Though I’d anticipated a painful start to the day, in reality 05h00 isn’t so bad when your body is 5 hours ahead. So the night time breakfast was closer to 07h00 as far as my body was concerned. Rather quickly we had touched down, the cork had been popped and I was doing my usual brisk stride towards immigration. The car and driver were waiting; so too were my sister-in-law and nieces. The apartment hotel was nice—and large. We dropped bags, I jumped in the shower and we had a cuppa. The girls were given their wee gifties, then I bade them farewell. In the next 2 hours I would sort out banking, mobile plan and send off my tax file number application. Not a bad start for day one in a new country. The evening would be dinner with good friends as I strove to stay awake as long as possible.
After my “chores” I also did a reconnaissance to my new office. I found the main campus for the med school, grabbed my office keys and swipe card, then waddled down Symonds Street to the city campus to get my staff ID card. It was Friday and Monday would be my first day at work: I wanted to control for as many variables as possible Monday morning, since I would almost certainly be: 1.) stressed, 2.) excited, 3.) jetlagged, and a bit 4.) sad.
I think back about that morning—one year ago today—and it strikes me how much I am like my Dad (“Your father is very task oriented” Ma used to say). And how quickly this first year in New Zealand has flown by. It’s been a very busy year, with all sorts of noteworthy stuff happening, including:
- Surviving a 7 month separation from Himself
- Starting a new role
- Beginning a new relationship with my kiwi in-laws
- Trying to restart my research career
- Forcing myself to be social well beyond my comfort zone
- Travels to Hawaii, Wellington, Christchurch, Tongariro, White Island (x2), Sydney (x3), Raro, Canada, Portugal, and Romania.
Year one, done and dusted. Year two starts today. When I arrived a year ago I anticipated that much of the transition part of migrating would be behind me. Overestimated, in fact. The area where we’re still not as settled as I would like is housing. This apartment was OK for a first year, but the combination of not having sold Vancouver yet and not wanting to suffer through two major moves in the next 12 months led us to renew this lease for another 5 months. It’s not a horrible place; it’s just to small for all our shite stuff. So our post-Christmas project will be looking for a proper home, ideally one to buy.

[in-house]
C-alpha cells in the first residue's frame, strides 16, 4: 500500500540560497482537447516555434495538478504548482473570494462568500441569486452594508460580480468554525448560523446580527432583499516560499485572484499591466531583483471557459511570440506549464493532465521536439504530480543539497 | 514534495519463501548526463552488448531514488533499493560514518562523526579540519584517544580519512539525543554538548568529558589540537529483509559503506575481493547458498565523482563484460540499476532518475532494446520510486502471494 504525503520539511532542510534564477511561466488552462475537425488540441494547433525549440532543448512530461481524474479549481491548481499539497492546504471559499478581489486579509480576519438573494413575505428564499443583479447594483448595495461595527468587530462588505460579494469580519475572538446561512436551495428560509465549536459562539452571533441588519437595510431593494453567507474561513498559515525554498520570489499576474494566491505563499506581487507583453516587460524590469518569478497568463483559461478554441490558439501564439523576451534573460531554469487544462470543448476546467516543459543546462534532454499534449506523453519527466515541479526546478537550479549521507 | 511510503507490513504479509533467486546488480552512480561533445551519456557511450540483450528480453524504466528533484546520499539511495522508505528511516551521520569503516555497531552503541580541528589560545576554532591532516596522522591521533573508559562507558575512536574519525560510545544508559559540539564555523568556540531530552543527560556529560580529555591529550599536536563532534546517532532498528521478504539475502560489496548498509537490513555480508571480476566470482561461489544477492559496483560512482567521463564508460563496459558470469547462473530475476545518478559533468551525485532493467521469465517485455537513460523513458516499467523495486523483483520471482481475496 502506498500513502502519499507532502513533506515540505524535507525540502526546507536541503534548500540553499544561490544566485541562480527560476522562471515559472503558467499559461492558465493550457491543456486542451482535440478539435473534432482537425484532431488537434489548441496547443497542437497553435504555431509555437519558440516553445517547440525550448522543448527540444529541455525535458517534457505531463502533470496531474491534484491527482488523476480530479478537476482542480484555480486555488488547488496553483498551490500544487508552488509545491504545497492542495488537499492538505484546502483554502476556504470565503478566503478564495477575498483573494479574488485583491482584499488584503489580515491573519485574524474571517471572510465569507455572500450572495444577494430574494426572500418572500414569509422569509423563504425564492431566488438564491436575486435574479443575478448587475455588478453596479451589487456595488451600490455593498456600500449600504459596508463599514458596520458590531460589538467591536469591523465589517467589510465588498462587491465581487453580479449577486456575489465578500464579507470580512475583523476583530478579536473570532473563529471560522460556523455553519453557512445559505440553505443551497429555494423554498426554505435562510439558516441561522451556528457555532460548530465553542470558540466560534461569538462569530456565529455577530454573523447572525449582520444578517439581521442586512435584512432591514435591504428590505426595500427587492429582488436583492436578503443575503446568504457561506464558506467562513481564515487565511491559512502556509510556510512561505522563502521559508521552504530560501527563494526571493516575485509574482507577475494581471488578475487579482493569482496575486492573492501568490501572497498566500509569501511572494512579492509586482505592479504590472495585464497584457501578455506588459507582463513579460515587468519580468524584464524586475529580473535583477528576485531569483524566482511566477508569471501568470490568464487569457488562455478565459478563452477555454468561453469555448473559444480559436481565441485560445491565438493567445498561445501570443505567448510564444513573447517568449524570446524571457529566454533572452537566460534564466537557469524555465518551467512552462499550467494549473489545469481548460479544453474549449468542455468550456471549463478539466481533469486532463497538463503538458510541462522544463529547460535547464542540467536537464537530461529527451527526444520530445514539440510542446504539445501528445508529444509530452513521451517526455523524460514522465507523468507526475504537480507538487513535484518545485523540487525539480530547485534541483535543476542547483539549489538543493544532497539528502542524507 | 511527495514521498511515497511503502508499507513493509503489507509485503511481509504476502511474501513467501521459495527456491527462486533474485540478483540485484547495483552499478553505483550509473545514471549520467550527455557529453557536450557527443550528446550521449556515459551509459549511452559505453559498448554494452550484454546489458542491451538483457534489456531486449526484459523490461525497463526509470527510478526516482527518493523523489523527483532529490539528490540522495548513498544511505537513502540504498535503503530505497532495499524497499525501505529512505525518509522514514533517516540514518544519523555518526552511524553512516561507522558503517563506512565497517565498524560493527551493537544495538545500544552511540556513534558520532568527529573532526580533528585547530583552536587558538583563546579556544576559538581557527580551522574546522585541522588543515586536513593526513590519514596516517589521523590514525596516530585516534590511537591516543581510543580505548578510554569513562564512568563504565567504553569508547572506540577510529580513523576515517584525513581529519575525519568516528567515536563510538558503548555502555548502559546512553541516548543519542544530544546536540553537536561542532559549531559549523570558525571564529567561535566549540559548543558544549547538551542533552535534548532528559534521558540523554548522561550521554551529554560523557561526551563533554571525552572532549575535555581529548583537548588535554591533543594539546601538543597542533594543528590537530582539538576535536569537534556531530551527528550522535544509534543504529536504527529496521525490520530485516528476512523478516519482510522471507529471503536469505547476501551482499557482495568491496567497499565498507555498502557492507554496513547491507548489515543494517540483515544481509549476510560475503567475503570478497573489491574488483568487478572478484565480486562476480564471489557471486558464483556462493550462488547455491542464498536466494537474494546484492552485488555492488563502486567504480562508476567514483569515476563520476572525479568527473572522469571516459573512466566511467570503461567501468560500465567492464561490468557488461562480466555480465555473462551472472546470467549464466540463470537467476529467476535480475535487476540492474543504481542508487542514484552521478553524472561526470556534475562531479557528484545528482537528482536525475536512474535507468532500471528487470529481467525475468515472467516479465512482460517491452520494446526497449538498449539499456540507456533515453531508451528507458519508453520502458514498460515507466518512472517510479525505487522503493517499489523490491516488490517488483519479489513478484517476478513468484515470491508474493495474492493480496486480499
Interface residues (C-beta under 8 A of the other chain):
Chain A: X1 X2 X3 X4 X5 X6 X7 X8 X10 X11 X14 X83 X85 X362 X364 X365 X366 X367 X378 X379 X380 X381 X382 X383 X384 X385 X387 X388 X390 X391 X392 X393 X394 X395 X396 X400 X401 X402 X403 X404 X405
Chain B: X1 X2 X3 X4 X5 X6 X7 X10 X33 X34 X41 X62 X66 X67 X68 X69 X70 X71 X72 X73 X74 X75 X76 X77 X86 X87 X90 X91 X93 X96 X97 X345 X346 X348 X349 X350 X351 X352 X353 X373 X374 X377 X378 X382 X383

I’m often asked “how’s like in New Zealand?” The immediate answer is great. Overall I’m very happy here. I have a great, well-paying job, we live in a great area, and are plugging in nicely into the community. The climate is great—never boring and much warmer than Vancouver, without it being an oppressively hot summer. Coffee is something of a miracle here too. The negatives are small and numerous: mostly it relates to the price gouging that kiwis accept as normal. Electricity and some groceries are insanely over-priced, based on a 1970s international commerce model that doesn’t really exist anymore: bringing goods to NZ isn’t that expensive, but retailers are still messaging that it is to consumers. But that’s also improving over time. My biggest complaint is broadband speeds (we get 5mbp/s at home, max), though we are now in the queue to get “ultra-fast” broadband for an extra $20 a month (speeds up to 30 mbp/s!). Can’t wait to be able to stream high definition video again—and to do Skype without dropping video and audio packets!
This year has, on balance, gone exceedingly well. There are so many people to thank: our good mates, our friends and families, and my new work colleagues in particular.